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NCJRS Abstract

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NCJ Number: 91919 Find in a Library
Title: Attitudes of Oregonians About Crime and the Criminal Justice System
Corporate Author: Oregon Law Enforcement Council
United States of America
Date Published: 1982
Page Count: 6
Sponsoring Agency: National Institute of Justice/
Rockville, MD 20849
NCJRS Photocopy Services
Rockville, MD 20849-6000
Oregon Law Enforcement Council
Salem, OR 97303
Sale Source: National Institute of Justice/
NCJRS paper reproduction
Box 6000, Dept F
Rockville, MD 20849
United States of America

NCJRS Photocopy Services
Box 6000
Rockville, MD 20849-6000
United States of America
Document: PDF
Type: Survey
Language: English
Country: United States of America
Annotation: A 1982 mail survey of 1,037 Oregon residents revealed that 39 percent thought crime in their neighborhood had increased; only 3 percent thought it had decreased; and 85 percent supported capital punishment. Respondents rated construction of a new maximum-security prison as the best alternative for prison overcrowding, followed by regional jails and work camps.
Abstract: Both the 1981 and 1982 surveys showed an increased perception of crime, compared to 1979 when only 25 percent thought crime had increased. Most respondents who felt they were likely to be victimized within the next year expected the crime to be either burglary or theft. There continues to be substantial support for community correction programs when they involve first-time violent or property offenders. Although such support had declined significantly since 1978 with regard to adult offenders, it has not dropped correspondingly for first-time juvenile offenders. Respondents felt that protection of society should be a correctional institution's primary purpose, followed by rehabilitation and punishment. Responses suggested several reasons for the May 1982 defeat of the corrections bond measure, notably economic considerations, the proposal's complexity, and its lack of emphasis on secure institutional space. The survey revealed no apparent consensus as to whether the parole release decision should be made by the parole board, the sentencing judge, or another entity. Citizens overwhelmingly felt the insanity plea should be modified or abolished. Unemployment replaced cost of living as the most serious community problem. Most respondents had taken some action during the past year to improve home security, usually contacting neighbors about watching each others' houses or improving locks. Graphs illustrate the survey's findings.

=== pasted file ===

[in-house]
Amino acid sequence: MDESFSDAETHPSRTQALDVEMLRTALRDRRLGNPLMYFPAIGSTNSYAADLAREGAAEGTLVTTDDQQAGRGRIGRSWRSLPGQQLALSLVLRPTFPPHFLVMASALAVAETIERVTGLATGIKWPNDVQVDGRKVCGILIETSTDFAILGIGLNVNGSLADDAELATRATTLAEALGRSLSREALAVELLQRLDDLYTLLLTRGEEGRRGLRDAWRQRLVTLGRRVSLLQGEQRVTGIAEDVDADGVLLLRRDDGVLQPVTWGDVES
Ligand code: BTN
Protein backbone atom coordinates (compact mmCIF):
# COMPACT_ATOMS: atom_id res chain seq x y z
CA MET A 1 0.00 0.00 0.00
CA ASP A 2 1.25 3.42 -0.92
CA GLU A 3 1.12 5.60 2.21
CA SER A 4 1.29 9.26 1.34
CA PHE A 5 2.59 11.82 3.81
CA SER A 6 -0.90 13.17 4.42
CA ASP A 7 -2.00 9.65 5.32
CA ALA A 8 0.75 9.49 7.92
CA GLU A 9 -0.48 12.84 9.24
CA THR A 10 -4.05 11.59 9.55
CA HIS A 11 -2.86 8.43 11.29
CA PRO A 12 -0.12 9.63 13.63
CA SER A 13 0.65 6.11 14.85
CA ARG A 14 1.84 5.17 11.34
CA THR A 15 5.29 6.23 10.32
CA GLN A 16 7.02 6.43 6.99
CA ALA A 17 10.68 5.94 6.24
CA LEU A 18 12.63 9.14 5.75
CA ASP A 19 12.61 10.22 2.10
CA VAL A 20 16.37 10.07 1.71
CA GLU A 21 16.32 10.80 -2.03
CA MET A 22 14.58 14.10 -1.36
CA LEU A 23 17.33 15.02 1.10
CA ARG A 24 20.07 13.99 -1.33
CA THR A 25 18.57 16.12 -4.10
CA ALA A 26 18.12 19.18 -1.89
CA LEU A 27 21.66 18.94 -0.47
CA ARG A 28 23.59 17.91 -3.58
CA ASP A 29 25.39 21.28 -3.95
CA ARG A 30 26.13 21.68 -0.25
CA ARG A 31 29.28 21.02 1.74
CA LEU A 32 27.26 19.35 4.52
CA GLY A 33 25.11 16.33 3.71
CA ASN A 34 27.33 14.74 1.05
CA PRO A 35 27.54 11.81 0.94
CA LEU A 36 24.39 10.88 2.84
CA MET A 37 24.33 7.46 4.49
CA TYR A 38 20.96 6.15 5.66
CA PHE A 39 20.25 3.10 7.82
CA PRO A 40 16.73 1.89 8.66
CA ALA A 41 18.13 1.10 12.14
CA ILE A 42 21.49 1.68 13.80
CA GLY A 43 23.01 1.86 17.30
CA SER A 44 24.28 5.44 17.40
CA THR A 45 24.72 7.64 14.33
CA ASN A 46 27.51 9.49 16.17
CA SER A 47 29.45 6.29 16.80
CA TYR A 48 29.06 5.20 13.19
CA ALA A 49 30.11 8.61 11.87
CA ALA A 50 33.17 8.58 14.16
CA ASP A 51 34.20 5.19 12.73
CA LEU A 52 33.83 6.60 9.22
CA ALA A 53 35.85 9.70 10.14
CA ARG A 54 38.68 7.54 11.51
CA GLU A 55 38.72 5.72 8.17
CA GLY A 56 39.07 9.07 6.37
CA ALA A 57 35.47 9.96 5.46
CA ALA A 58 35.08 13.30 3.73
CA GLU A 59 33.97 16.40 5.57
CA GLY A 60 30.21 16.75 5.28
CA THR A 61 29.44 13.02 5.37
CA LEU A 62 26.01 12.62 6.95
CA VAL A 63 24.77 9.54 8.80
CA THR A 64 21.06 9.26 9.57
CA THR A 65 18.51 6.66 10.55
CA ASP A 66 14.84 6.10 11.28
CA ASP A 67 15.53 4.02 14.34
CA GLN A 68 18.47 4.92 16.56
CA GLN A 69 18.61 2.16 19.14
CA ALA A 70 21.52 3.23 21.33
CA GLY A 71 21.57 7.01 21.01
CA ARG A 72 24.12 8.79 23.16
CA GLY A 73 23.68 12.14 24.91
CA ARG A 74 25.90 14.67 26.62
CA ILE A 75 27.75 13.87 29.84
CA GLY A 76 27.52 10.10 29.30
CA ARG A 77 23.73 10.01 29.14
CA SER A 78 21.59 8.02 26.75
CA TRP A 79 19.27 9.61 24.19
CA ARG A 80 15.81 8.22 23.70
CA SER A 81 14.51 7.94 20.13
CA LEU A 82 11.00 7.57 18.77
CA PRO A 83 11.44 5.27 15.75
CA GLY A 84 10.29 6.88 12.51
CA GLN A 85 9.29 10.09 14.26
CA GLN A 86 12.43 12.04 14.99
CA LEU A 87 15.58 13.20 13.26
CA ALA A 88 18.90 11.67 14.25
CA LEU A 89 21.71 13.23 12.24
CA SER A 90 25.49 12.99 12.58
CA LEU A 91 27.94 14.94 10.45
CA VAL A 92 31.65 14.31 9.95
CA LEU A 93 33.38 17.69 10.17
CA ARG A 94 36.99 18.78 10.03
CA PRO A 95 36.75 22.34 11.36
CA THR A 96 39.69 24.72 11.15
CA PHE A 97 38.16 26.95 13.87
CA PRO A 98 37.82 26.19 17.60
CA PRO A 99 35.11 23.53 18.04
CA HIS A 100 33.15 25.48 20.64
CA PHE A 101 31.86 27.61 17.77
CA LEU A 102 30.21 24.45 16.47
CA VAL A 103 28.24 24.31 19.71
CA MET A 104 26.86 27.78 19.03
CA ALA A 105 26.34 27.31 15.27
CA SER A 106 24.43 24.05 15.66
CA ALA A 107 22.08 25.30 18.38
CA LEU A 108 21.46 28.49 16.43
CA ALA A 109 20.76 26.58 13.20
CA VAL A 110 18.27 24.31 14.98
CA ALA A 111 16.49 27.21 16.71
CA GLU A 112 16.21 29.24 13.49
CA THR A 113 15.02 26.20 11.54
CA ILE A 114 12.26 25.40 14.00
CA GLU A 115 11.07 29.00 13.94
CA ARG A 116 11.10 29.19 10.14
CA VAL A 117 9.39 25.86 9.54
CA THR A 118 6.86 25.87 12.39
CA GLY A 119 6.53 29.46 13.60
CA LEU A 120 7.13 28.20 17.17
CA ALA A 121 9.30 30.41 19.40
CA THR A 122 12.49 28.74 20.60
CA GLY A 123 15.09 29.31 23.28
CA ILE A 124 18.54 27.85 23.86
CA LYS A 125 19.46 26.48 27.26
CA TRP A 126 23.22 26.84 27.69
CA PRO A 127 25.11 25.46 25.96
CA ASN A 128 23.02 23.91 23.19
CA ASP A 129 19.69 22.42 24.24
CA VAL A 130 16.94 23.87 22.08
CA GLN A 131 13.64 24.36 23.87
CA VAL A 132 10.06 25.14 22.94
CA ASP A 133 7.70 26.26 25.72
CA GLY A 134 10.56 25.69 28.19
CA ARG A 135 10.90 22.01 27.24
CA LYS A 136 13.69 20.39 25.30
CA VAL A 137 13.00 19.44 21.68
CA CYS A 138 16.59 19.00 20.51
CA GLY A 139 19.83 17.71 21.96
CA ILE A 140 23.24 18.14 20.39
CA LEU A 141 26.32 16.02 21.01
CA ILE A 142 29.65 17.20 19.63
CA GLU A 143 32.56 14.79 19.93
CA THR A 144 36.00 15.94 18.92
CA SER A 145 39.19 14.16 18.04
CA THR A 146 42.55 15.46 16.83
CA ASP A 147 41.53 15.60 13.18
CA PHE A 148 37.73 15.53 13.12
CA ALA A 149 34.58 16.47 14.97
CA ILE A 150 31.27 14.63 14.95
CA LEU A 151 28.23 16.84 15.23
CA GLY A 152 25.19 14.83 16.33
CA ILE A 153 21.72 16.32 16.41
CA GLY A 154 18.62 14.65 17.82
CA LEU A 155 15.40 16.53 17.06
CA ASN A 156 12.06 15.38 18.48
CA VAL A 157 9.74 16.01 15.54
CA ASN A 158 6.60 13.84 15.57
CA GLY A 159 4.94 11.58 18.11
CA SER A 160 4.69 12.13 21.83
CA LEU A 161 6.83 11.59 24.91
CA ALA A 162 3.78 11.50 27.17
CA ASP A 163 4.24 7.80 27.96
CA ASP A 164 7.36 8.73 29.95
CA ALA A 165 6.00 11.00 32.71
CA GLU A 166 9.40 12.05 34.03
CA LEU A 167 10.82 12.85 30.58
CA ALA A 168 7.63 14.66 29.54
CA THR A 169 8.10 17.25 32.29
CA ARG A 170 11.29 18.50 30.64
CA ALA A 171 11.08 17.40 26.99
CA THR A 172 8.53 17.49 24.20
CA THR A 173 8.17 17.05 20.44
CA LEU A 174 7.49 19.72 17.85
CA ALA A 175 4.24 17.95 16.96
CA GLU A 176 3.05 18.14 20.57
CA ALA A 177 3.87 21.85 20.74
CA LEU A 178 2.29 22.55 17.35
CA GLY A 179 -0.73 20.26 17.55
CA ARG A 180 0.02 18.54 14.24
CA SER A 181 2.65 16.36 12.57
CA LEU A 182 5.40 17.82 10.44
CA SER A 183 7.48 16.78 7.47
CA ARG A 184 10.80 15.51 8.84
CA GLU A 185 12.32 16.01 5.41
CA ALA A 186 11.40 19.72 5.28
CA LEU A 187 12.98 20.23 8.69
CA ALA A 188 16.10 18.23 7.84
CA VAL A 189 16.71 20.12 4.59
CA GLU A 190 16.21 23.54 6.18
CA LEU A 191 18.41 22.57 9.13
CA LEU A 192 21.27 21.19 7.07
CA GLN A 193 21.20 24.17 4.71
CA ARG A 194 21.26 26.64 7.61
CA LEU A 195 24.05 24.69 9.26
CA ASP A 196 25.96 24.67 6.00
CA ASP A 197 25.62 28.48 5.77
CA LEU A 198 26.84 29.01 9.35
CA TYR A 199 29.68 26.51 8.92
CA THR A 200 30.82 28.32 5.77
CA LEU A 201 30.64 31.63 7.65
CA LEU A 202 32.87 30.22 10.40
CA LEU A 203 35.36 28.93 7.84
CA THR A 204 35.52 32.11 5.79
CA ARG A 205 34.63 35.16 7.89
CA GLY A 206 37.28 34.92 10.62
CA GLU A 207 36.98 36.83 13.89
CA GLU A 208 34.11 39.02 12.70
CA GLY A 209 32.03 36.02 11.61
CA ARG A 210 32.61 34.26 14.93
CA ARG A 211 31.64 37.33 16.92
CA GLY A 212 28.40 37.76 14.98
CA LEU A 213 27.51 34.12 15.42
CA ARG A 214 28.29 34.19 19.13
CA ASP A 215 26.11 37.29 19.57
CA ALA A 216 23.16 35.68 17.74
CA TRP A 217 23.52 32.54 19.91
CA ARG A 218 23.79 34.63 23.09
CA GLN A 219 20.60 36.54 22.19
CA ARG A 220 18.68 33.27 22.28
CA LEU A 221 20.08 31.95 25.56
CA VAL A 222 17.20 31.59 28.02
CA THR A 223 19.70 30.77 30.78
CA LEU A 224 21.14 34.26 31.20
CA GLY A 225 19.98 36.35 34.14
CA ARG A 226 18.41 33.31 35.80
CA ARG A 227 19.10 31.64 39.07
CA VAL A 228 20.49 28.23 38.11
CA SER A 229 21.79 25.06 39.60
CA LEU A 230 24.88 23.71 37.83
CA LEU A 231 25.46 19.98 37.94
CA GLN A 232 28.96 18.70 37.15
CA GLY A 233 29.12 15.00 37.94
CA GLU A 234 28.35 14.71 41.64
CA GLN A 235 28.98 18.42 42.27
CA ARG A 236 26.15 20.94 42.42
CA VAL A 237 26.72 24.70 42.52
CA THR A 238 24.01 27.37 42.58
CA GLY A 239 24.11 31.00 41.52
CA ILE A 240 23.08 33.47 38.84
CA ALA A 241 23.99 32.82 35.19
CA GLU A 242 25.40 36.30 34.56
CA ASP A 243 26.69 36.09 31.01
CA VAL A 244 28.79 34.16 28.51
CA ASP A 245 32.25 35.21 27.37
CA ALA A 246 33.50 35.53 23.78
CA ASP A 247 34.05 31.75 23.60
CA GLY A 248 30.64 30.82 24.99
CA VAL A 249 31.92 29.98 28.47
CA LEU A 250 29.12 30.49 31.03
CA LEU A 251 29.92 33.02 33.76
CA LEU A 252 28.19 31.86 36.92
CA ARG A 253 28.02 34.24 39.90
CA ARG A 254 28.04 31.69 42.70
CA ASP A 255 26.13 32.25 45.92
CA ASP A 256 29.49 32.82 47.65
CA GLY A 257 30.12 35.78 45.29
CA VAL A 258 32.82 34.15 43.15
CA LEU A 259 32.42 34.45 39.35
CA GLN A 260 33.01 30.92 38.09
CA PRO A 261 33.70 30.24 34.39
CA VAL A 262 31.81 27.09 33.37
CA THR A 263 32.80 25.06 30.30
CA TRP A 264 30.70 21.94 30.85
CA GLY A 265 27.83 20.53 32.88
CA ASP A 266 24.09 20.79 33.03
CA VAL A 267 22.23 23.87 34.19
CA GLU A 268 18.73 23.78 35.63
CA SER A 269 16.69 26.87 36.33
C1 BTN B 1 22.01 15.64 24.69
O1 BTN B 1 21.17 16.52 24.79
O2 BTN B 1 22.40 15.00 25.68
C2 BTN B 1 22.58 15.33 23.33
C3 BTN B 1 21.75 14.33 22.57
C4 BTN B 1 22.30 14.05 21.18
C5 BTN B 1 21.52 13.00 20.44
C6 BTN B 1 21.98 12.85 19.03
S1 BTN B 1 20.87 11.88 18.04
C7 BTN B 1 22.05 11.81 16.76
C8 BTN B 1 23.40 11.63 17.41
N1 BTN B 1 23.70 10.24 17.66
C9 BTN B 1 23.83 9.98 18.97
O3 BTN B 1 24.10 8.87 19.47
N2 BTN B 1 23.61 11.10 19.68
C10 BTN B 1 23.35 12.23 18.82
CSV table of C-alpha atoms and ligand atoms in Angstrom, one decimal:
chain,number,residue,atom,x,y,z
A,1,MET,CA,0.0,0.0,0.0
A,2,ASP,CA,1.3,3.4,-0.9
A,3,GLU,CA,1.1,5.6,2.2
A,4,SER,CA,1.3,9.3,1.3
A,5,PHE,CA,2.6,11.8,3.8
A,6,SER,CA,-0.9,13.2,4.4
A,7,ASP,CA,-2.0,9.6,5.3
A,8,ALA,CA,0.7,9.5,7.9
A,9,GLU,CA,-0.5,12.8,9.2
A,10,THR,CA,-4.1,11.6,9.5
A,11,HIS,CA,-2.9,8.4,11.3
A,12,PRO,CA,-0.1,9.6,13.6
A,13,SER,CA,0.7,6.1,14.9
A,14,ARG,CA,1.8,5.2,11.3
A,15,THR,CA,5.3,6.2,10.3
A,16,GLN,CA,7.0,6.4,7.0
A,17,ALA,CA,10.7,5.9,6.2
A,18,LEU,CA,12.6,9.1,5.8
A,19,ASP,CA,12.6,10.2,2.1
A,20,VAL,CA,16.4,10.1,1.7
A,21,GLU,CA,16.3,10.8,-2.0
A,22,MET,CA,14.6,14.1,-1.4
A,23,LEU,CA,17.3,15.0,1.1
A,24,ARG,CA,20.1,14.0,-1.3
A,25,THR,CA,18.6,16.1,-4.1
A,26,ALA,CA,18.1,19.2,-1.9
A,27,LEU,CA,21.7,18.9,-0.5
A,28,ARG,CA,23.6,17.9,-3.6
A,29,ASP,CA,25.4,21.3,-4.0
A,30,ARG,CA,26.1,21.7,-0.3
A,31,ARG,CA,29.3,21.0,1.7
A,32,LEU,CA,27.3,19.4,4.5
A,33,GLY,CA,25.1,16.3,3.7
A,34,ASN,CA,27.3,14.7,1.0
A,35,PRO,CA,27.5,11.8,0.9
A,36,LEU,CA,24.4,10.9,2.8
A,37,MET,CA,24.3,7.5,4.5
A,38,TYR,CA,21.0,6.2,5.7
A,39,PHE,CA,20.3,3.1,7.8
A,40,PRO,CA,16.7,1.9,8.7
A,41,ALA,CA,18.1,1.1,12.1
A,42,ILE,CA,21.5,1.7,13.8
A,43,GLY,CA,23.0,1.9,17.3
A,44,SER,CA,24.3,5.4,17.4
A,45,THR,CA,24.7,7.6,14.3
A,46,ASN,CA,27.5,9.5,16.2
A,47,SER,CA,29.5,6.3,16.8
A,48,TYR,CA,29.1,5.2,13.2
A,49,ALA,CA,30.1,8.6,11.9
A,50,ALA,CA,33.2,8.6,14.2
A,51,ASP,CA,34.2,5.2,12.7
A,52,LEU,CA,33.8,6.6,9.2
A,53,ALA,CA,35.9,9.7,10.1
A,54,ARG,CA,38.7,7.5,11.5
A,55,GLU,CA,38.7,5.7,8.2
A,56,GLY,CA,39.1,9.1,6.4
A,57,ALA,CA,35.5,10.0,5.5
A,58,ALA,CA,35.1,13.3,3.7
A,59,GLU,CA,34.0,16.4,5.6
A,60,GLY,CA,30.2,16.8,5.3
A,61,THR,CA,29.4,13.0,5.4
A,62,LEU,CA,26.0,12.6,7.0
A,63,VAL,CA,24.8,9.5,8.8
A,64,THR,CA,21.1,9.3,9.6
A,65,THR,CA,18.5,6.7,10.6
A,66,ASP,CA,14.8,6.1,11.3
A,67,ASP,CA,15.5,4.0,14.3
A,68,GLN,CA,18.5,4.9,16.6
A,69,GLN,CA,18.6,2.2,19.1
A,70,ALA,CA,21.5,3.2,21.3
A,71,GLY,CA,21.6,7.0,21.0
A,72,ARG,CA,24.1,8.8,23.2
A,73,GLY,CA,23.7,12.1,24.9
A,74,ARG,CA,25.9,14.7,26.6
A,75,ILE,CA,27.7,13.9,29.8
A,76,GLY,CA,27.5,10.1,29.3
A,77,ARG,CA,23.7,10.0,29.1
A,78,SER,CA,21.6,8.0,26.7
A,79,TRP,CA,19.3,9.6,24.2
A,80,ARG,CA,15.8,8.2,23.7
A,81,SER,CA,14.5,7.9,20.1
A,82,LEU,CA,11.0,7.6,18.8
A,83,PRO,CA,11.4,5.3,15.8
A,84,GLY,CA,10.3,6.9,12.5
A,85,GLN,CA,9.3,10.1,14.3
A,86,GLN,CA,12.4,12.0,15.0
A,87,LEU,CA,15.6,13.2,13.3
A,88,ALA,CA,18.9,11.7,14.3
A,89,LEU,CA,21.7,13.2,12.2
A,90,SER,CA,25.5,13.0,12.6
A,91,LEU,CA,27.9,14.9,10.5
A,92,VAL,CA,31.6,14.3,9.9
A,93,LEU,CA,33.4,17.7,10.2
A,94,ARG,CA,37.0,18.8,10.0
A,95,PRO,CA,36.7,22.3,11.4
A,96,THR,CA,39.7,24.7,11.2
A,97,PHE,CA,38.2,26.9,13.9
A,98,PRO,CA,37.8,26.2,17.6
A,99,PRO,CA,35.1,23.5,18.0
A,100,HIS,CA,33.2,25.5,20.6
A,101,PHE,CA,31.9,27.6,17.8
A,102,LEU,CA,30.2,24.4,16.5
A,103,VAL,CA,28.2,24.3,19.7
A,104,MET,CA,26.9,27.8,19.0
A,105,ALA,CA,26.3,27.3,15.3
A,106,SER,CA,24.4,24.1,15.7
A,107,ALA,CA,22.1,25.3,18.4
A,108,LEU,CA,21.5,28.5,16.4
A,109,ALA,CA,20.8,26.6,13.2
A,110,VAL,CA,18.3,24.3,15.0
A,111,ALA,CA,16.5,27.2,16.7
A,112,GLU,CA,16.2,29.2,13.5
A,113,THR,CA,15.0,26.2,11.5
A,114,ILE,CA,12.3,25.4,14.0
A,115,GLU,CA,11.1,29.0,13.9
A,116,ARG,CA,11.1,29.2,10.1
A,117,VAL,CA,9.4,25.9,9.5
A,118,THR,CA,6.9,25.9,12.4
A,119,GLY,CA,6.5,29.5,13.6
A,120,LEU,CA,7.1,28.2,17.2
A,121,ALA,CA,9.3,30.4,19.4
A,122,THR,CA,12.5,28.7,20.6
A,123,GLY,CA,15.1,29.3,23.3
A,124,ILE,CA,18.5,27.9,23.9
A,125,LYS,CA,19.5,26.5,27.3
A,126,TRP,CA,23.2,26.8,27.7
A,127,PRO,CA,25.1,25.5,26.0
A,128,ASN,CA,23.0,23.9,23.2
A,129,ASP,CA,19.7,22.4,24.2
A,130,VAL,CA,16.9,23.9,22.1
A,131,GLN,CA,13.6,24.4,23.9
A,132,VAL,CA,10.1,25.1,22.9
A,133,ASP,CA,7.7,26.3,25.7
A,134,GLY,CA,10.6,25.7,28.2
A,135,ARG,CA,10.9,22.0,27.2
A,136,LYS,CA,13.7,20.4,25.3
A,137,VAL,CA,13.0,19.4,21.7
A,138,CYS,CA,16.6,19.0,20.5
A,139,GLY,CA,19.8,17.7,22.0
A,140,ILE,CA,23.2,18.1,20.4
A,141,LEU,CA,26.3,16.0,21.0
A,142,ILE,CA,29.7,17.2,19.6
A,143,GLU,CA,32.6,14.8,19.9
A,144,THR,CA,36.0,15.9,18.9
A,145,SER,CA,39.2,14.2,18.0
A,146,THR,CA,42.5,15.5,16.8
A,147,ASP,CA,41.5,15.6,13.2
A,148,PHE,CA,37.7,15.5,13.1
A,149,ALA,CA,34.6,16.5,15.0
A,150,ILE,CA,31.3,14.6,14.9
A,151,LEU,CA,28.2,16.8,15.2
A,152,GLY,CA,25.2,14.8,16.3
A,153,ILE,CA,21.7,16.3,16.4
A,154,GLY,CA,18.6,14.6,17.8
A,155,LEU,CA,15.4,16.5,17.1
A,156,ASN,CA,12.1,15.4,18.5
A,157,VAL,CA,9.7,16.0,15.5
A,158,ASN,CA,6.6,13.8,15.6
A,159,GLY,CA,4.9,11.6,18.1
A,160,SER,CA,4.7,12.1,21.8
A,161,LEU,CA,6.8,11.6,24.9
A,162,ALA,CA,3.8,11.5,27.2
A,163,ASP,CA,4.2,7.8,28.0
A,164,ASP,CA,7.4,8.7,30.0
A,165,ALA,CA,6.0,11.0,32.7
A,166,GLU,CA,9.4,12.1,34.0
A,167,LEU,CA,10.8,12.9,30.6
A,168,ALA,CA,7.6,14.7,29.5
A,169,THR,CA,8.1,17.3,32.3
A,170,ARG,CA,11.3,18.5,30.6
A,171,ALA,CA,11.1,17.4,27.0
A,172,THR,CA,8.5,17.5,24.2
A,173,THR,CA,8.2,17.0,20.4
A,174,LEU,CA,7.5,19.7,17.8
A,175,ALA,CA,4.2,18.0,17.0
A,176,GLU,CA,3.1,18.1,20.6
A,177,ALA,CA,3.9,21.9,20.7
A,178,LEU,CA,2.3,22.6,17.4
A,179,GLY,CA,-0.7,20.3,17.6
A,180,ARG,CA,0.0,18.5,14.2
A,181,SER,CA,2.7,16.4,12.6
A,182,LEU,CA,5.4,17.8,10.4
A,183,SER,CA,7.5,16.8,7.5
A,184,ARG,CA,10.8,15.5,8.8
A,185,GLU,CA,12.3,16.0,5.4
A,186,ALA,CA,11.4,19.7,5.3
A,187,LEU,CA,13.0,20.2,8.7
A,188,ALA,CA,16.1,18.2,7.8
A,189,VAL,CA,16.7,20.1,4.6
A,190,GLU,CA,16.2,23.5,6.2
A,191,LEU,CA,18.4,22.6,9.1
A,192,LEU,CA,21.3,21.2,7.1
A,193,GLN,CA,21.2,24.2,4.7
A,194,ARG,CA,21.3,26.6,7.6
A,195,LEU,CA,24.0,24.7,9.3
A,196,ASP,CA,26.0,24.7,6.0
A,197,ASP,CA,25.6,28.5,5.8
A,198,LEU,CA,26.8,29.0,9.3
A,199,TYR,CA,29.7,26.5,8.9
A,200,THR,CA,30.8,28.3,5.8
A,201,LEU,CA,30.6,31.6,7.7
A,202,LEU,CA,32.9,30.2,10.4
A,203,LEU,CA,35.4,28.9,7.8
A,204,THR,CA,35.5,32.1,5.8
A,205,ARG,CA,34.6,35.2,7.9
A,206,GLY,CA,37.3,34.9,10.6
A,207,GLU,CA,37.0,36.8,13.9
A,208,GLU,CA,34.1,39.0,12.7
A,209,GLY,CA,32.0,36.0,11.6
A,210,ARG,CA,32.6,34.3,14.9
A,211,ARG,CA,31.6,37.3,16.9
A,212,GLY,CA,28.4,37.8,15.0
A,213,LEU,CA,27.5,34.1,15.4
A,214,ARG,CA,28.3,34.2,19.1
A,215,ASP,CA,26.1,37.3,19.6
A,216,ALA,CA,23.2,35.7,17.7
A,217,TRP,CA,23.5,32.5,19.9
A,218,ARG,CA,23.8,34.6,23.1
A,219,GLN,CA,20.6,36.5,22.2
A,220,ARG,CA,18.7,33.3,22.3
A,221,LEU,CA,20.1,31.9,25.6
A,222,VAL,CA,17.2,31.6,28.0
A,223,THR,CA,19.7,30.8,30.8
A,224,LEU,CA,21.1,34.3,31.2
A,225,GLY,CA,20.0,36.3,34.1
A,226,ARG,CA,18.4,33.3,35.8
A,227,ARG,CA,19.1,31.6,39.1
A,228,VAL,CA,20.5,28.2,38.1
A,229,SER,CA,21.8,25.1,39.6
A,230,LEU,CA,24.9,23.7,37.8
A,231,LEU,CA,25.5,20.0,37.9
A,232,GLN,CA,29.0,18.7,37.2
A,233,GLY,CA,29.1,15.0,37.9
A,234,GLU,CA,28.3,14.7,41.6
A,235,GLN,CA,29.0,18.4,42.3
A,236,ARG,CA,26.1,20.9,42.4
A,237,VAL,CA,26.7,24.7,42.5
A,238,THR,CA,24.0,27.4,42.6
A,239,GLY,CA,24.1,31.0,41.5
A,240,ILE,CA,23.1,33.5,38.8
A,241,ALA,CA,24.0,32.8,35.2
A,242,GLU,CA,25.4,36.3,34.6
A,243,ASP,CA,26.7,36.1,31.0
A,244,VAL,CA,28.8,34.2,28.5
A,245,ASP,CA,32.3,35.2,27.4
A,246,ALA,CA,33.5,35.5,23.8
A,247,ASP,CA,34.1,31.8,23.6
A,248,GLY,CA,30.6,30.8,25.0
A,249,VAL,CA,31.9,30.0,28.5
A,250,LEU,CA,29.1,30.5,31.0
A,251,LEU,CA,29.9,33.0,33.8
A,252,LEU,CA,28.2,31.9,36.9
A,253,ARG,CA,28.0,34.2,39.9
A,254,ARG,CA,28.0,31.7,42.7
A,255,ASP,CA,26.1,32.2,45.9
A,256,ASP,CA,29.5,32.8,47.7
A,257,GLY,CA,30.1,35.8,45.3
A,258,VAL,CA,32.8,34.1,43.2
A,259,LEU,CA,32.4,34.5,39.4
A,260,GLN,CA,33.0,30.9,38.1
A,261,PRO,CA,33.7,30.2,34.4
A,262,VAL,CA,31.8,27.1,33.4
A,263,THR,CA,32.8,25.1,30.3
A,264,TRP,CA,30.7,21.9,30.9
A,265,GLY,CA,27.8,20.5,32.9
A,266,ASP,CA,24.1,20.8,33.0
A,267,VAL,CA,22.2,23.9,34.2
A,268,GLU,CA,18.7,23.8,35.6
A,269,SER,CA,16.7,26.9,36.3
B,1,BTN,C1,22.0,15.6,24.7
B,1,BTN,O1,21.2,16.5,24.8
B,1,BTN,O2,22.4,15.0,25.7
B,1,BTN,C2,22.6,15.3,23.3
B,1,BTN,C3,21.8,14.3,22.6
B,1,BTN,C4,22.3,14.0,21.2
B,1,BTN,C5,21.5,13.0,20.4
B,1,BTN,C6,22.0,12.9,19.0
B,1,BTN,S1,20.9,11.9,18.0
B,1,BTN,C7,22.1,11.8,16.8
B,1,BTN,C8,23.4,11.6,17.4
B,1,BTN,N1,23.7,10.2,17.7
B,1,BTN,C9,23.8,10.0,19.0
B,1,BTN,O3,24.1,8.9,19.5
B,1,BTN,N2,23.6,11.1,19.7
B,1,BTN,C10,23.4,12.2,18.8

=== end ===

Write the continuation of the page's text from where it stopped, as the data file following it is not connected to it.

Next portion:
Index Term(s): Crime surveys; Oregon; Public Opinion of Corrections; Public Opinion of Crime; Public Opinion of the Courts
Note: Oregon Serious Crime Survey, 1982 Update, (September 1982)
To cite this abstract, use the following link:
http://www.ncjrs.gov/App/publications/abstract.aspx?ID=91919

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